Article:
Ebony Stewart slammed her way through hard topics during poetry event

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By Connie Klimek

Staff Writer

Titan Productions hosted a spoken word poetry event showcasing the work of one of the top touring poets in the United States, Ebony Stewart. 

Titan Productions described, “Stewart is an international touring poet and performance artist. Her work speaks to the Black experience, with emphasis on gender, sexuality, womanhood, and race, with the hopes to be relatable, remove shame, heal minds, encourage dialogue and inspire folks in marginalized communities.” 

Additionally, Stewart is a respected coach and mentor, sexual health activist, published author, playwright, international touring poet and performance artist, all while in pursuit of becoming a licensed sex therapist. 

Her performance at IU South Bend was in honor of Black History Month and Women’s History Month. Scott Strittmatter, director of student life, opened the performance by giving Stewart an introduction, describing her works and achievements as a poet, such as being named a Women of the World Poetry Slam Champion.

Stewart’s talent for performing poetry is rooted in her ability to resonate with her audience, even over Zoom. She encouraged audience members to engage in conversation through reflective questions she poses.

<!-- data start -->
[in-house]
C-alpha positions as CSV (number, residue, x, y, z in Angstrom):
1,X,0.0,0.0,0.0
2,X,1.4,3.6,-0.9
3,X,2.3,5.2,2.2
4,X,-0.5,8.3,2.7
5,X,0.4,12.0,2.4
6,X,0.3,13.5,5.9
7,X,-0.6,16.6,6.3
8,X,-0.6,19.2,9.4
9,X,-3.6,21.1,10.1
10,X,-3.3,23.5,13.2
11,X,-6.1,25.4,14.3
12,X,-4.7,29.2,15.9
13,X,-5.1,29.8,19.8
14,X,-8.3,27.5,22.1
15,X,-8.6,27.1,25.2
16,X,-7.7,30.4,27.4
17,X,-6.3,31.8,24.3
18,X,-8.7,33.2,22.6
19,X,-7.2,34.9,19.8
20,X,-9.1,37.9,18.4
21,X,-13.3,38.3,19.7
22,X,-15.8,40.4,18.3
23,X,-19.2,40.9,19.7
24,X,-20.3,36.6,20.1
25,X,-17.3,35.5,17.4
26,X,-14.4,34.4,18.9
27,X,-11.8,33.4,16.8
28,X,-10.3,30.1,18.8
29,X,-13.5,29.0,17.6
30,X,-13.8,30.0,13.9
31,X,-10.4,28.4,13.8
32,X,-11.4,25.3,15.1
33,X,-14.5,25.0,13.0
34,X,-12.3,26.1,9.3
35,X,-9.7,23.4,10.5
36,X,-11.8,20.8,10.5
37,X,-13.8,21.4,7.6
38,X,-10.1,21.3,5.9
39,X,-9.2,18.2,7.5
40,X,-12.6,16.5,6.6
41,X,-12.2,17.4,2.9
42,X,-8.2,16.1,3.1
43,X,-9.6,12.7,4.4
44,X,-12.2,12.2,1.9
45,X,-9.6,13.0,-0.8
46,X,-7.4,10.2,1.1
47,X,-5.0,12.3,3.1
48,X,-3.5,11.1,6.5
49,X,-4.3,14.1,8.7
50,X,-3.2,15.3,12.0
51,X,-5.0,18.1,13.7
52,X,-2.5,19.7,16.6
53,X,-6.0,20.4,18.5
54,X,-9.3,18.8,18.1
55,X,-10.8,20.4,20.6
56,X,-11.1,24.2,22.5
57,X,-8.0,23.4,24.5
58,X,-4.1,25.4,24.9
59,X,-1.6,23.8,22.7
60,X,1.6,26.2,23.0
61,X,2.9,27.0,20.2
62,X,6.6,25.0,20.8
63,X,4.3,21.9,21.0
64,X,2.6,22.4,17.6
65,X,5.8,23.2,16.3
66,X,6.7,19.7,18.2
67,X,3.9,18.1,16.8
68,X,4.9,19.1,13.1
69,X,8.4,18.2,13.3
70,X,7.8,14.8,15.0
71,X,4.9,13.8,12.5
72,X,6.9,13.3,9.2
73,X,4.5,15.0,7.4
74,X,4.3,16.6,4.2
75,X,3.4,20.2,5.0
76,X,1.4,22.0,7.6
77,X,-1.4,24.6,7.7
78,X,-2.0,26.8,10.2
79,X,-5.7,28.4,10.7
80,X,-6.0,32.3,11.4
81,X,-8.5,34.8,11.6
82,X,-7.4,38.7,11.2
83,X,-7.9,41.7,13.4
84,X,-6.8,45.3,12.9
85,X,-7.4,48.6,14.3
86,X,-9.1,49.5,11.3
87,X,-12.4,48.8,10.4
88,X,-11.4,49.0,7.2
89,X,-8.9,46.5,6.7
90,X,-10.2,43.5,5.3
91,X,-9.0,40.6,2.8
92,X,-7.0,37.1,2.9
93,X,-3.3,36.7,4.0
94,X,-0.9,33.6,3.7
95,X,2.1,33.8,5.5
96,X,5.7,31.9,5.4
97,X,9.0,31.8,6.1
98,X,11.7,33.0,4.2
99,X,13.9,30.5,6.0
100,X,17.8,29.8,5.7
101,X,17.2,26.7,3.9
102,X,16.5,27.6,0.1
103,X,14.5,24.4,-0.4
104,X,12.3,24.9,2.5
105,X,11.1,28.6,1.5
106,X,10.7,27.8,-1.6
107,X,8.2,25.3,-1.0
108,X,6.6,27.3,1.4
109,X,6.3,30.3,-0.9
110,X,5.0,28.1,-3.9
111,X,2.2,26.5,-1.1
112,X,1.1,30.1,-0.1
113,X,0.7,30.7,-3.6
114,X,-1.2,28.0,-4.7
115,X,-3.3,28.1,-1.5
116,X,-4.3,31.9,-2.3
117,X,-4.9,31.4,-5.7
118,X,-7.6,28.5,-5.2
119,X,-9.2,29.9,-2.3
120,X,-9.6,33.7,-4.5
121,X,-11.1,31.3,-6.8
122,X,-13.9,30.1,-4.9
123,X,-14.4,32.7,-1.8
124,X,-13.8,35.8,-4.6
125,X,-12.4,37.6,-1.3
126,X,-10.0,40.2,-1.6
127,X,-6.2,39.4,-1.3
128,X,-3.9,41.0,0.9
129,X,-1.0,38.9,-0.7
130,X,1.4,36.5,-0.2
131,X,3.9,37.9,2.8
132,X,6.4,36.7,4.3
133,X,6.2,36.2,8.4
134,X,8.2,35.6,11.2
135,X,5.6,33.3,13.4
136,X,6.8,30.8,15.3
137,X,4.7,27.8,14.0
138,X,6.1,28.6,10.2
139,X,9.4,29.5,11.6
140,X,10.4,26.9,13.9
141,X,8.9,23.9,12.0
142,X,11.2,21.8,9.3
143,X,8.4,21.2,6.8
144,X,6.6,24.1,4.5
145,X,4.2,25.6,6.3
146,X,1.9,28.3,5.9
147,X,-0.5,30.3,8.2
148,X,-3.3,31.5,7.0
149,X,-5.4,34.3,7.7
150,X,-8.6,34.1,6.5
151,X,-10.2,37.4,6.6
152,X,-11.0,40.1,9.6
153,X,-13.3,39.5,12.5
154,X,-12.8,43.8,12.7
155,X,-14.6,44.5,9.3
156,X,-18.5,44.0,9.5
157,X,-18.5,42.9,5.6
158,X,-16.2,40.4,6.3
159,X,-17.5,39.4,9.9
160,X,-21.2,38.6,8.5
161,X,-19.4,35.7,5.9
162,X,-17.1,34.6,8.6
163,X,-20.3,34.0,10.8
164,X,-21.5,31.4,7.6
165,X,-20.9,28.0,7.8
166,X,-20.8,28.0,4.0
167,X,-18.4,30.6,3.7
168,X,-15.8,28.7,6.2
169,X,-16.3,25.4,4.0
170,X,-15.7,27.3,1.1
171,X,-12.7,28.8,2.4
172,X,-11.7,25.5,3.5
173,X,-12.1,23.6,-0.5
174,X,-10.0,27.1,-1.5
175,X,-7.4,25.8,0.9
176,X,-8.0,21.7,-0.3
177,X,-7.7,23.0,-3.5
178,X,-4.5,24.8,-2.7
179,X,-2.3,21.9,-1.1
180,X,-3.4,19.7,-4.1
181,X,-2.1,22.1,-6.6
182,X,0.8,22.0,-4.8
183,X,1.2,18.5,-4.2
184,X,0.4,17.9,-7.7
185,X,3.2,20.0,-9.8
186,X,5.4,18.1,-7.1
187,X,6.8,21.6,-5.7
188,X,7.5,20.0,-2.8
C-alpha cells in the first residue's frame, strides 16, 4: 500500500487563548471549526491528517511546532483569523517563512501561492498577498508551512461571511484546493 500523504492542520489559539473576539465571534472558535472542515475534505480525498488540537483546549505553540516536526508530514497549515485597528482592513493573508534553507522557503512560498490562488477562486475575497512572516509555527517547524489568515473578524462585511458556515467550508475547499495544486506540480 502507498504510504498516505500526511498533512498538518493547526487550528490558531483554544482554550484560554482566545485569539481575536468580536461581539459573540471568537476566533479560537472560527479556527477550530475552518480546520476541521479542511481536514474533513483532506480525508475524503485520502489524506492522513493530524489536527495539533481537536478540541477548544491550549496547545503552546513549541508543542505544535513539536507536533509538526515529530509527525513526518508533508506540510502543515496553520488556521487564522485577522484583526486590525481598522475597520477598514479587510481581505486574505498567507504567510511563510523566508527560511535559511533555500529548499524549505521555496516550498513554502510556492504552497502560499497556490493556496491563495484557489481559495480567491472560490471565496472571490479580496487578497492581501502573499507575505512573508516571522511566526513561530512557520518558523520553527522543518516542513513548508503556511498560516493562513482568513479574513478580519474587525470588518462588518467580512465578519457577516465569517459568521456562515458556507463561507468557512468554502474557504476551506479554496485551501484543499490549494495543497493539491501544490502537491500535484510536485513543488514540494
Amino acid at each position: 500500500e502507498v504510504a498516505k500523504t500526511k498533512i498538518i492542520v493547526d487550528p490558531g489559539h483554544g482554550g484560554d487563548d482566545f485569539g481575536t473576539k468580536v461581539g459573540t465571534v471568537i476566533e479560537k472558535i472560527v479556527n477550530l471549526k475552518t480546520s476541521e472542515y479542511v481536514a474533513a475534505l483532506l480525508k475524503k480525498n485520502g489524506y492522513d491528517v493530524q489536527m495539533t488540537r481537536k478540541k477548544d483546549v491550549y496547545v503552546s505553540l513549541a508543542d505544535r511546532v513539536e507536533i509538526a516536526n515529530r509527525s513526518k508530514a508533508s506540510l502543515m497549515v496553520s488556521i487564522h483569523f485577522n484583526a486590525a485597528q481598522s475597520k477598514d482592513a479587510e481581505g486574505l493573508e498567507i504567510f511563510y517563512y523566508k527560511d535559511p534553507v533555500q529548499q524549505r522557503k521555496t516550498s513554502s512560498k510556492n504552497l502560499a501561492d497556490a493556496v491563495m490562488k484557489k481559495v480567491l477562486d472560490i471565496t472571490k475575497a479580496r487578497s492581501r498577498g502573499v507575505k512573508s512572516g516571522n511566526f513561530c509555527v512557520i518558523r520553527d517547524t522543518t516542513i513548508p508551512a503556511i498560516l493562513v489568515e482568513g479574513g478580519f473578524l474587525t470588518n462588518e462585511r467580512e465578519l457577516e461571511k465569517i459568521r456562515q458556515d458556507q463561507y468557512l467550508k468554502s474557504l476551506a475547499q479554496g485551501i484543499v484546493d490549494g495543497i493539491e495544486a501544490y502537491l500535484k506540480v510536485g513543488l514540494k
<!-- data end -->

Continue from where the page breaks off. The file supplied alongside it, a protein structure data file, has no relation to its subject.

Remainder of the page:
Topics, such as significant people in one’s life, childhood behaviors, body image, fear, racism and struggles growing into blessings, are all based on her personal experiences and observations. 

Stewart has a hard time writing about herself, and she is still learning how to love herself. In times of doubt, Stewart reminds herself that her shadow chose her for a reason. She described, “Fear is the part of me I know the most. Therefore, I think I’m free, but am I really?”

The performance showcased her fortitude in pursuing her passions and creating an art admired by many, as shown in her career. By using her experiences and growing awareness of the world around her as inspiration, Stewart normalizes the realities of life that are rarely addressed, such as her body image, having “a complicated relationship with numbers” and guilt. 

Notably, Stewart’s address of racism present in society and her perspective of being a Black woman in this political climate, raises awareness regarding the hypocrisy and toxicity of racism. 

Her advocacy for her mission “to improve, support and protect the lives of women, people of color and the LGBTQIA+ community by creating a healing space, through workshops and discussion, where we know our worth, acknowledge our struggles and celebrate our victories.” described by Titan Productions, educates her audiences and extends an invitation to join in her advocacy.

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